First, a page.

Graphic Design and Catalogue of Exhibition
Curatorial Statment

Curatorial Statment

The art in Tangents: Abstract and Geometric Art in Northeast Ohio is a collection of work created by a group of diverse and prolific artists. They encode abstraction as a part of their artistic language. This includes forays into: color, optical interplay, mathematics, space, surface, texture, process, and the built environment. These artists are further unified by the use of non-representational forms that are powerful yet pragmatic upholding traditions of abstract art in the region.

The idea for this exhibition grew out of a call to action. In the wake of the COVID 19 Pandemic most regional artworks appeared to explore literal pictorial space in painting and sculpture. Questions circulated about who in the area is making design dominant, non-representational work? Why is making abstract work still important? And how can the process of being an abstract artist lead to greater manifestations of perception? This exhibition aims to excite a deeper interest in geometric art and abstraction in the area and inspire more artists to open up their studio practice.

The nine artists in Tangents share many intersections but all explore their individual pursuits in geometry and abstraction. For example, Susan Squires explores the excavation and preservation of the surface under dense layers of encaustic wax. Mark Keffer uses a series of processes to add and subtract text, symbols, and references to circuitry. Andrew Reach, trained as an architect, uses various computer programs to explore geometry, rhumbas combinations and mathematical constraints in both two and three dimensions. Catherine Lentini uses analog drawing techniques to arrive at the optical interplay in her geometric forms. Gianna Commito allows relationships between forms and layering techniques to crystalize into new geometric spaces. Ed Raffel employs a sculptural approach with mirrors, optical interplay, and material intersecting various styles, tastes and perceptions. David Louis Cintron uses a more automatic, layered and traditional approach in his paintings to fragment forms and time. Mark Howard is inspired by the collage like aesthetic of arrangement in using various shapes, textures, and bold colors in his paintings. All of these artists are connected through abstraction but are divergent in their practice.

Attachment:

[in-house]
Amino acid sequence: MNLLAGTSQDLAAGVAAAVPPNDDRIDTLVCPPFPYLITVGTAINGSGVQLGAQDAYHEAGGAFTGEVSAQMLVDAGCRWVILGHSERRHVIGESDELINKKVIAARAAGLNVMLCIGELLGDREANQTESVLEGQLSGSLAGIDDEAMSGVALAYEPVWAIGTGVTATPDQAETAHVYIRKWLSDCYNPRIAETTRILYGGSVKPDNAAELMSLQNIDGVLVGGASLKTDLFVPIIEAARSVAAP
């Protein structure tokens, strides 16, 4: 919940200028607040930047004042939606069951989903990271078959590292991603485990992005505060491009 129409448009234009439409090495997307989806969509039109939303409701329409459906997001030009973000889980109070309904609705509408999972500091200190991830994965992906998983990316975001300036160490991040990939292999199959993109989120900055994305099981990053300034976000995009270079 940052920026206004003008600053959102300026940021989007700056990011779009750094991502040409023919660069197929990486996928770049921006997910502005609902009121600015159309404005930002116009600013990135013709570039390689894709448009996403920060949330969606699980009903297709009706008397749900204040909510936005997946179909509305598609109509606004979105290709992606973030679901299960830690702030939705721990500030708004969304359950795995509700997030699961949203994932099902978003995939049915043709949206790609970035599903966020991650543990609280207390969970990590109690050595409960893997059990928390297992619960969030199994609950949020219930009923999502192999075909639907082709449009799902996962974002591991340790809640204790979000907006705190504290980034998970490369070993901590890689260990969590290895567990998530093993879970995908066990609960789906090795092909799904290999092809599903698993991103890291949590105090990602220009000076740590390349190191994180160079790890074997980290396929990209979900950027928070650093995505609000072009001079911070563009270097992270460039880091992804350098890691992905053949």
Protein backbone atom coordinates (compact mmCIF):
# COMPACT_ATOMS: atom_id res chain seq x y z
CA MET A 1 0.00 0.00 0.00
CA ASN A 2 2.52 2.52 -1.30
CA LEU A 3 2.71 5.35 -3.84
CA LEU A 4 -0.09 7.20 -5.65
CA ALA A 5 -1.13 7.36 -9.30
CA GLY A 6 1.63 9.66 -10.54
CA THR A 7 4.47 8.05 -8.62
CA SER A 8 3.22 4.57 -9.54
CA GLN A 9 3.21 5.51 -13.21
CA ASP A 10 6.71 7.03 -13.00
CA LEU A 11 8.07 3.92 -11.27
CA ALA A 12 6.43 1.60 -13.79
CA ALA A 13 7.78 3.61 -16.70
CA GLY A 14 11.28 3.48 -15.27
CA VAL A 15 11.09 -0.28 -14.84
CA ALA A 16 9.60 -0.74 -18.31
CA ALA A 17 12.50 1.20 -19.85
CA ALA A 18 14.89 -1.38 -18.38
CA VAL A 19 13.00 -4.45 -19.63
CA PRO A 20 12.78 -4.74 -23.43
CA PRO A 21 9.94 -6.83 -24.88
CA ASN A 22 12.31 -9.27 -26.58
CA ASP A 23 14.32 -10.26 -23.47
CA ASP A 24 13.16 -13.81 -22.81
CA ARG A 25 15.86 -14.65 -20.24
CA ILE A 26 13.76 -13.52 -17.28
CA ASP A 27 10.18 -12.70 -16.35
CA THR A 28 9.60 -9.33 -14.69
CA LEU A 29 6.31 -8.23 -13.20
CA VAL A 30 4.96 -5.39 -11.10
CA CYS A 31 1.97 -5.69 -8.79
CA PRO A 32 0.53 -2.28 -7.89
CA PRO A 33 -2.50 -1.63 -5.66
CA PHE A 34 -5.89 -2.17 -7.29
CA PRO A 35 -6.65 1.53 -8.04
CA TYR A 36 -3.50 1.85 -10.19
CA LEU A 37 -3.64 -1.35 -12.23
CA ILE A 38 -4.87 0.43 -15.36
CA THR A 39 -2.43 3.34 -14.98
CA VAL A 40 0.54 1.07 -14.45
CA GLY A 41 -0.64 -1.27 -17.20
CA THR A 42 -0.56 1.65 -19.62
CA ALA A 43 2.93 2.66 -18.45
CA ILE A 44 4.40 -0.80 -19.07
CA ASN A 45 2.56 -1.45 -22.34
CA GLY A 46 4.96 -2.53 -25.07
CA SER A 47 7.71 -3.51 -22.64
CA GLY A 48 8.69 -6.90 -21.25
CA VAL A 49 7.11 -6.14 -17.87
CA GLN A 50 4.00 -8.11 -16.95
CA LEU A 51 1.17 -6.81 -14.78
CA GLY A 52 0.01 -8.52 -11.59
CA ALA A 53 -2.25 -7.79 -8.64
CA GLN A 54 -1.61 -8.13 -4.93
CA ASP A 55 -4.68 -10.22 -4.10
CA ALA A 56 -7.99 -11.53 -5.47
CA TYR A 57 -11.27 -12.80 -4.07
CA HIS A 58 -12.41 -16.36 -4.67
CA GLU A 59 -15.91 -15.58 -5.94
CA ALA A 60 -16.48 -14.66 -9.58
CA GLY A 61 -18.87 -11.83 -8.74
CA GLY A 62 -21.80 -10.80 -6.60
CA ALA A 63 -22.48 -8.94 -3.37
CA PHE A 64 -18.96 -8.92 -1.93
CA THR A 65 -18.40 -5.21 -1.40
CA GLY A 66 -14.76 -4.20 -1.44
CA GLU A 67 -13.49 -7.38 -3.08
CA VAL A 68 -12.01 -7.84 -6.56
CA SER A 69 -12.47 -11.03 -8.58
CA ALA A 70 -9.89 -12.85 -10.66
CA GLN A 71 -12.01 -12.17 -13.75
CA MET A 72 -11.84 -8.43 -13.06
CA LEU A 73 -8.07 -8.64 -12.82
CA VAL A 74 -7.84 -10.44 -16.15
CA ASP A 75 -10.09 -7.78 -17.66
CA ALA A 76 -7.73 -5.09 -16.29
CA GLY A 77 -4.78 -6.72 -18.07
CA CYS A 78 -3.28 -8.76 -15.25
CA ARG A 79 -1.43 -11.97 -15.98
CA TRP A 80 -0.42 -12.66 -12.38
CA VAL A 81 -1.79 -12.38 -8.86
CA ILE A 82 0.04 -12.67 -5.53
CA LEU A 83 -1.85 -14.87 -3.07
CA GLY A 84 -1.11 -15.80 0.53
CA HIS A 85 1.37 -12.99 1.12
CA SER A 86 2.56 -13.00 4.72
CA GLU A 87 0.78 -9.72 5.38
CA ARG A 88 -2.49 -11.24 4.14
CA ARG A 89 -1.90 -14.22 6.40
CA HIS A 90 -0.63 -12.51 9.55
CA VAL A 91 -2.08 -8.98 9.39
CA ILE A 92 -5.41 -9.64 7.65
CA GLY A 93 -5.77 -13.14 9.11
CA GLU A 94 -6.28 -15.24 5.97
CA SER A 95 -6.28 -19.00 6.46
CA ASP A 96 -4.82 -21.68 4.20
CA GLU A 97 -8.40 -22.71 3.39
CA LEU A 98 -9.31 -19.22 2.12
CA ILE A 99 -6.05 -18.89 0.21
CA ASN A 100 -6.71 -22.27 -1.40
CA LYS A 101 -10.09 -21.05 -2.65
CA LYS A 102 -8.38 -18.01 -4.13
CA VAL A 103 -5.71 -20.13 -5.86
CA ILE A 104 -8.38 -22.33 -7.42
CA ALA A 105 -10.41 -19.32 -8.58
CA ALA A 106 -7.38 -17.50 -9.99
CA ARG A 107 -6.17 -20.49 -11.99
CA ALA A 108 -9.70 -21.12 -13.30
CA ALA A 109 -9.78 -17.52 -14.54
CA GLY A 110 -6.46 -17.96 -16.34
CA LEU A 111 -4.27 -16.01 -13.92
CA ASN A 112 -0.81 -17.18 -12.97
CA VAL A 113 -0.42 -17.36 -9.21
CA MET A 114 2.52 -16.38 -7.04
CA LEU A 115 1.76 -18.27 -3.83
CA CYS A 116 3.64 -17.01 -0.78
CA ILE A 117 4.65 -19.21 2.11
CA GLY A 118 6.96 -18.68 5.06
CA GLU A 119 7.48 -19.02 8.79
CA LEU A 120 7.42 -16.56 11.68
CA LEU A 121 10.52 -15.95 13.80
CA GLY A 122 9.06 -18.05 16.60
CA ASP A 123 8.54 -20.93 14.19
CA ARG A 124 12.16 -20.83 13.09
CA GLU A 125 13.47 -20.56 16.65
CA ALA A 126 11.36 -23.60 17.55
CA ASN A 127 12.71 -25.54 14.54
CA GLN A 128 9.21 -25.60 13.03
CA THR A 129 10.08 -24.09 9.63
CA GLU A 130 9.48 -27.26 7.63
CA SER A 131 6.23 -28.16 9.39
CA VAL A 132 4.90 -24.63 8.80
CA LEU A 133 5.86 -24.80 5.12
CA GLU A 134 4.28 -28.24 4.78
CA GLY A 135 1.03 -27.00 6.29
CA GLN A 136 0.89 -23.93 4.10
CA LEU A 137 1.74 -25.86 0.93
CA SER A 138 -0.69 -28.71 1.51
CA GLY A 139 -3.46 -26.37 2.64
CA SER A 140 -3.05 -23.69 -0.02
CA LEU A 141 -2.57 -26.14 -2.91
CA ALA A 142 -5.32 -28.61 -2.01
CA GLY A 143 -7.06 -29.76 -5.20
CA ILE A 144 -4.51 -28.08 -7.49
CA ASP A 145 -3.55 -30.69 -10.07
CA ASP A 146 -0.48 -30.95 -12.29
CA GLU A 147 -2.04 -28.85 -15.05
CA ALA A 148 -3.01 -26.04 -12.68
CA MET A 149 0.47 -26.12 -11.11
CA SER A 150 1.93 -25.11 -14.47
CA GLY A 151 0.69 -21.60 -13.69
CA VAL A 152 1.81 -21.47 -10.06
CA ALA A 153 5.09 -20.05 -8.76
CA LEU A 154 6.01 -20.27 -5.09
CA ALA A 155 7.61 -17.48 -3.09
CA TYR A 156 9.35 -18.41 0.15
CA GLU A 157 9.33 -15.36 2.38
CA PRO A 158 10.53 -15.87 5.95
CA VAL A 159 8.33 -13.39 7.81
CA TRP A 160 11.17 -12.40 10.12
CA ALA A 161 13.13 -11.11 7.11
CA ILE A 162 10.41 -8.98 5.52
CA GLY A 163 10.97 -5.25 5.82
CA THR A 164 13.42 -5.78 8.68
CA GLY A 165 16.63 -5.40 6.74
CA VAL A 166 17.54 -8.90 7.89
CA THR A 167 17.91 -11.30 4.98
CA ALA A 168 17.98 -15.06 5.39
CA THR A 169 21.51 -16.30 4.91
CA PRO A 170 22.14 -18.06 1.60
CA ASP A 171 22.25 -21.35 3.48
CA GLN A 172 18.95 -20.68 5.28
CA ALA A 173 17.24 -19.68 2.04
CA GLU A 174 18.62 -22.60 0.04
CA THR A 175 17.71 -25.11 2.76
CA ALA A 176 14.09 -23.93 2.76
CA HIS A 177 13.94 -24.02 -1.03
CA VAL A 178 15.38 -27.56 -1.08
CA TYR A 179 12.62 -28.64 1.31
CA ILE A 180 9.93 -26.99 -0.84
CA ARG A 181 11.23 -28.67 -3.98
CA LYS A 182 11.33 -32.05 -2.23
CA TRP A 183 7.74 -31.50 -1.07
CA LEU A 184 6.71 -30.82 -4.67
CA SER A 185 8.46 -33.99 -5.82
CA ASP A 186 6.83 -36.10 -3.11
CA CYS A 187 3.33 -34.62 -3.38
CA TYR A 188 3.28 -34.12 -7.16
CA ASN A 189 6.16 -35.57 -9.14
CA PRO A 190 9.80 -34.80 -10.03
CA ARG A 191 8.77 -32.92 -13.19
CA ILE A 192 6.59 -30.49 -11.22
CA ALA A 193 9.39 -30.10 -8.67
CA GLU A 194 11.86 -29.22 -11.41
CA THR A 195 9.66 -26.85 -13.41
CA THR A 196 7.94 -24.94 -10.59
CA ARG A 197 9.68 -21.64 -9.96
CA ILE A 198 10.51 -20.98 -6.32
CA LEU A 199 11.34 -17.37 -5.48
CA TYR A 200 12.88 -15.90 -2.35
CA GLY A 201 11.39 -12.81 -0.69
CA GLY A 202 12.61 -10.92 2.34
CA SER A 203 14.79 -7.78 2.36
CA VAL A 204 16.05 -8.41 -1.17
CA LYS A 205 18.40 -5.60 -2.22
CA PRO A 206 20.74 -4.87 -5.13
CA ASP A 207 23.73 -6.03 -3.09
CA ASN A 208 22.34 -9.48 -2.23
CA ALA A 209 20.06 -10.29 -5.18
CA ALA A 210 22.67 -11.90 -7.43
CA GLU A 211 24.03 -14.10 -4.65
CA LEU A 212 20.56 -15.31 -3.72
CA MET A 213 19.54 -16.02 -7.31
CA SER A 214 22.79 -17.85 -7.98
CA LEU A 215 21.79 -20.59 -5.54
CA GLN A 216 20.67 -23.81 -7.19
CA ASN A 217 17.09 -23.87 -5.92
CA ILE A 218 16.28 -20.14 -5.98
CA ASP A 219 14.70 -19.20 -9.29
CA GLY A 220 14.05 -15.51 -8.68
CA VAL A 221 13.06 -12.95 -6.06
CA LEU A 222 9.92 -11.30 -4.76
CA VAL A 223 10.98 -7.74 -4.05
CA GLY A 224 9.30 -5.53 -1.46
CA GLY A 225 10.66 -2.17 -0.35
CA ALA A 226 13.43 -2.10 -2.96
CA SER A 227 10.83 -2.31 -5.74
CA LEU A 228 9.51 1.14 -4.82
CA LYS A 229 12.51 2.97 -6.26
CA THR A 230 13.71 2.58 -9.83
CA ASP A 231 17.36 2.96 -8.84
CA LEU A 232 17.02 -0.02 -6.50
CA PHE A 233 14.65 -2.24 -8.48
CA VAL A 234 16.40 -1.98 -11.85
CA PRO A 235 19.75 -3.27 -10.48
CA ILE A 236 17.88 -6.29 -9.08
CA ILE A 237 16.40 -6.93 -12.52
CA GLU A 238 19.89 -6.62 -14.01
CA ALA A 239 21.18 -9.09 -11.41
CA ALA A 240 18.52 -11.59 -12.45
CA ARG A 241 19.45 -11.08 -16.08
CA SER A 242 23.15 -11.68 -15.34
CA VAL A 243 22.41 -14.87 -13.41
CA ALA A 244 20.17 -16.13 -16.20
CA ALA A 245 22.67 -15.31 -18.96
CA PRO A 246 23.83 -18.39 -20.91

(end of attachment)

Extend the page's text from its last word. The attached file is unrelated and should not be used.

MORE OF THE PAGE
The process of making abstract art occupies a rare space. It combines ways of thinking and making that interact with the temporal; sometimes abstraction is minimal and simplified, sometimes optical, and sometimes part of a collaged or combined language. It slows down or abandons the use of literal shapes and forms, often including ad hoc arrangement and disparate elements to engage the viewer in a space where philosophical questions prevail. The work has the power to share the pictorial space of color and surface with sensoriality, metaphor, and resonance.